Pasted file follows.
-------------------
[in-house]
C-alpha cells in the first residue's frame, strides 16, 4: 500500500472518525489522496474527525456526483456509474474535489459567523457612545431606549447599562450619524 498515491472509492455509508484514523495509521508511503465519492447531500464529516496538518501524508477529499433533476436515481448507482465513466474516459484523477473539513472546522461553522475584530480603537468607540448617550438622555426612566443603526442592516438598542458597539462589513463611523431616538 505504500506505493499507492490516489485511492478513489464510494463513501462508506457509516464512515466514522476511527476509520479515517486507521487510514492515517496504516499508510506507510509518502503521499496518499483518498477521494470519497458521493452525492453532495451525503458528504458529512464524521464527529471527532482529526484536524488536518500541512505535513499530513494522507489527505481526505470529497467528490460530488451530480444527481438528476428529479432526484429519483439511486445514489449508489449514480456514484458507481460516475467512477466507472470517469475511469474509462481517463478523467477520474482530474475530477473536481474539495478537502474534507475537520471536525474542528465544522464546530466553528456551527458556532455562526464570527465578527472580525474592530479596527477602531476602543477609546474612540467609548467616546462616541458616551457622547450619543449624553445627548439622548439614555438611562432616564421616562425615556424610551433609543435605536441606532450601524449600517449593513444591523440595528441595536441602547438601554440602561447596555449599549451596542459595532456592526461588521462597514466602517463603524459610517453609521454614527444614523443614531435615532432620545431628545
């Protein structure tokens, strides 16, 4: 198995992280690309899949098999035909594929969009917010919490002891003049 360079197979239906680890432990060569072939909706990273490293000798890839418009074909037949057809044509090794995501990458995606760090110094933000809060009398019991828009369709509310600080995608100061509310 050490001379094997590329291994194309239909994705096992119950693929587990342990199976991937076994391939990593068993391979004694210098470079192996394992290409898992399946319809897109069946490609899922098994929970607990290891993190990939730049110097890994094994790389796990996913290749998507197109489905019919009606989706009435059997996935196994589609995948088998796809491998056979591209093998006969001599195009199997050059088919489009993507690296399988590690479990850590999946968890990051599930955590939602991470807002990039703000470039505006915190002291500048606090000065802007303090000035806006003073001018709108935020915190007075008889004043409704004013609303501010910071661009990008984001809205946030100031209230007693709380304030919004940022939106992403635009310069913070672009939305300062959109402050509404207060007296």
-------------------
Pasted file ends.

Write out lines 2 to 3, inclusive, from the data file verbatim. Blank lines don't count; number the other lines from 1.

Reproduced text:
C-alpha cells in the first residue's frame, strides 16, 4: 500500500472518525489522496474527525456526483456509474474535489459567523457612545431606549447599562450619524 498515491472509492455509508484514523495509521508511503465519492447531500464529516496538518501524508477529499433533476436515481448507482465513466474516459484523477473539513472546522461553522475584530480603537468607540448617550438622555426612566443603526442592516438598542458597539462589513463611523431616538 505504500506505493499507492490516489485511492478513489464510494463513501462508506457509516464512515466514522476511527476509520479515517486507521487510514492515517496504516499508510506507510509518502503521499496518499483518498477521494470519497458521493452525492453532495451525503458528504458529512464524521464527529471527532482529526484536524488536518500541512505535513499530513494522507489527505481526505470529497467528490460530488451530480444527481438528476428529479432526484429519483439511486445514489449508489449514480456514484458507481460516475467512477466507472470517469475511469474509462481517463478523467477520474482530474475530477473536481474539495478537502474534507475537520471536525474542528465544522464546530466553528456551527458556532455562526464570527465578527472580525474592530479596527477602531476602543477609546474612540467609548467616546462616541458616551457622547450619543449624553445627548439622548439614555438611562432616564421616562425615556424610551433609543435605536441606532450601524449600517449593513444591523440595528441595536441602547438601554440602561447596555449599549451596542459595532456592526461588521462597514466602517463603524459610517453609521454614527444614523443614531435615532432620545431628545
């Protein structure tokens, strides 16, 4: 198995992280690309899949098999035909594929969009917010919490002891003049 360079197979239906680890432990060569072939909706990273490293000798890839418009074909037949057809044509090794995501990458995606760090110094933000809060009398019991828009369709509310600080995608100061509310 050490001379094997590329291994194309239909994705096992119950693929587990342990199976991937076994391939990593068993391979004694210098470079192996394992290409898992399946319809897109069946490609899922098994929970607990290891993190990939730049110097890994094994790389796990996913290749998507197109489905019919009606989706009435059997996935196994589609995948088998796809491998056979591209093998006969001599195009199997050059088919489009993507690296399988590690479990850590999946968890990051599930955590939602991470807002990039703000470039505006915190002291500048606090000065802007303090000035806006003073001018709108935020915190007075008889004043409704004013609303501010910071661009990008984001809205946030100031209230007693709380304030919004940022939106992403635009310069913070672009939305300062959109402050509404207060007296």